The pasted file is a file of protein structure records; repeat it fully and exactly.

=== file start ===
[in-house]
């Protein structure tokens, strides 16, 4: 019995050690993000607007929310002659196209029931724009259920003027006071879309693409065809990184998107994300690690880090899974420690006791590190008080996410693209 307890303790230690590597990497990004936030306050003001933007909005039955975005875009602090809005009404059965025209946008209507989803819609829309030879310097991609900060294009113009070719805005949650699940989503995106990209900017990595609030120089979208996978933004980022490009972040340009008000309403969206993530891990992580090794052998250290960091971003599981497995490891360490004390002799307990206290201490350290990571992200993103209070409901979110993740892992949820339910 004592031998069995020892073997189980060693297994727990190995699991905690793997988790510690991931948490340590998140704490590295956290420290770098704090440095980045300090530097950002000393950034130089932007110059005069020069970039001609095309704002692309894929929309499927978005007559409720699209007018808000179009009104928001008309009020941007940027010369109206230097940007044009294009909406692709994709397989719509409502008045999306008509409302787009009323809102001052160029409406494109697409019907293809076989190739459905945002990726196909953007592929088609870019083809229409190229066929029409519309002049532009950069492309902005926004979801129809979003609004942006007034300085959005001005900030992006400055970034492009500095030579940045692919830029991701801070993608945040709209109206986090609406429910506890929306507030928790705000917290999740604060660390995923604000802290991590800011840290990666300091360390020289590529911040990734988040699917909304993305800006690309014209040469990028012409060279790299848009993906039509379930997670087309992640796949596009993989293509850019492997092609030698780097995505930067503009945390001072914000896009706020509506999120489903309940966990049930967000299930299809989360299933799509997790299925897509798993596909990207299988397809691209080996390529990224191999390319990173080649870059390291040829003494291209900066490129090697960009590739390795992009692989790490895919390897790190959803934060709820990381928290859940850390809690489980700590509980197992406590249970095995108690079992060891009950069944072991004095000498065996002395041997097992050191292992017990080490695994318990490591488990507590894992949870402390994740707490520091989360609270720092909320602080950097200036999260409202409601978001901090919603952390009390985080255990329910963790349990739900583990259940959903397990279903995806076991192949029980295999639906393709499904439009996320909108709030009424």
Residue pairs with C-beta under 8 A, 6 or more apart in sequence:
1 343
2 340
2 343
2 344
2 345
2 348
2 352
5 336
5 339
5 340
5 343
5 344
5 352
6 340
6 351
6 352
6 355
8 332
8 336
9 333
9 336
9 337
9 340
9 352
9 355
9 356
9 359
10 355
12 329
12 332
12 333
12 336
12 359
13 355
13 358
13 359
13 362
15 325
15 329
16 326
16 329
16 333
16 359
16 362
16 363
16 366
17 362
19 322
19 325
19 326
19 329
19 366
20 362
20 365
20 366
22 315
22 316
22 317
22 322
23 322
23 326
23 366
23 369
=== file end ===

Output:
[in-house]
């Protein structure tokens, strides 16, 4: 019995050690993000607007929310002659196209029931724009259920003027006071879309693409065809990184998107994300690690880090899974420690006791590190008080996410693209 307890303790230690590597990497990004936030306050003001933007909005039955975005875009602090809005009404059965025209946008209507989803819609829309030879310097991609900060294009113009070719805005949650699940989503995106990209900017990595609030120089979208996978933004980022490009972040340009008000309403969206993530891990992580090794052998250290960091971003599981497995490891360490004390002799307990206290201490350290990571992200993103209070409901979110993740892992949820339910 004592031998069995020892073997189980060693297994727990190995699991905690793997988790510690991931948490340590998140704490590295956290420290770098704090440095980045300090530097950002000393950034130089932007110059005069020069970039001609095309704002692309894929929309499927978005007559409720699209007018808000179009009104928001008309009020941007940027010369109206230097940007044009294009909406692709994709397989719509409502008045999306008509409302787009009323809102001052160029409406494109697409019907293809076989190739459905945002990726196909953007592929088609870019083809229409190229066929029409519309002049532009950069492309902005926004979801129809979003609004942006007034300085959005001005900030992006400055970034492009500095030579940045692919830029991701801070993608945040709209109206986090609406429910506890929306507030928790705000917290999740604060660390995923604000802290991590800011840290990666300091360390020289590529911040990734988040699917909304993305800006690309014209040469990028012409060279790299848009993906039509379930997670087309992640796949596009993989293509850019492997092609030698780097995505930067503009945390001072914000896009706020509506999120489903309940966990049930967000299930299809989360299933799509997790299925897509798993596909990207299988397809691209080996390529990224191999390319990173080649870059390291040829003494291209900066490129090697960009590739390795992009692989790490895919390897790190959803934060709820990381928290859940850390809690489980700590509980197992406590249970095995108690079992060891009950069944072991004095000498065996002395041997097992050191292992017990080490695994318990490591488990507590894992949870402390994740707490520091989360609270720092909320602080950097200036999260409202409601978001901090919603952390009390985080255990329910963790349990739900583990259940959903397990279903995806076991192949029980295999639906393709499904439009996320909108709030009424």
Residue pairs with C-beta under 8 A, 6 or more apart in sequence:
1 343
2 340
2 343
2 344
2 345
2 348
2 352
5 336
5 339
5 340
5 343
5 344
5 352
6 340
6 351
6 352
6 355
8 332
8 336
9 333
9 336
9 337
9 340
9 352
9 355
9 356
9 359
10 355
12 329
12 332
12 333
12 336
12 359
13 355
13 358
13 359
13 362
15 325
15 329
16 326
16 329
16 333
16 359
16 362
16 363
16 366
17 362
19 322
19 325
19 326
19 329
19 366
20 362
20 365
20 366
22 315
22 316
22 317
22 322
23 322
23 326
23 366
23 369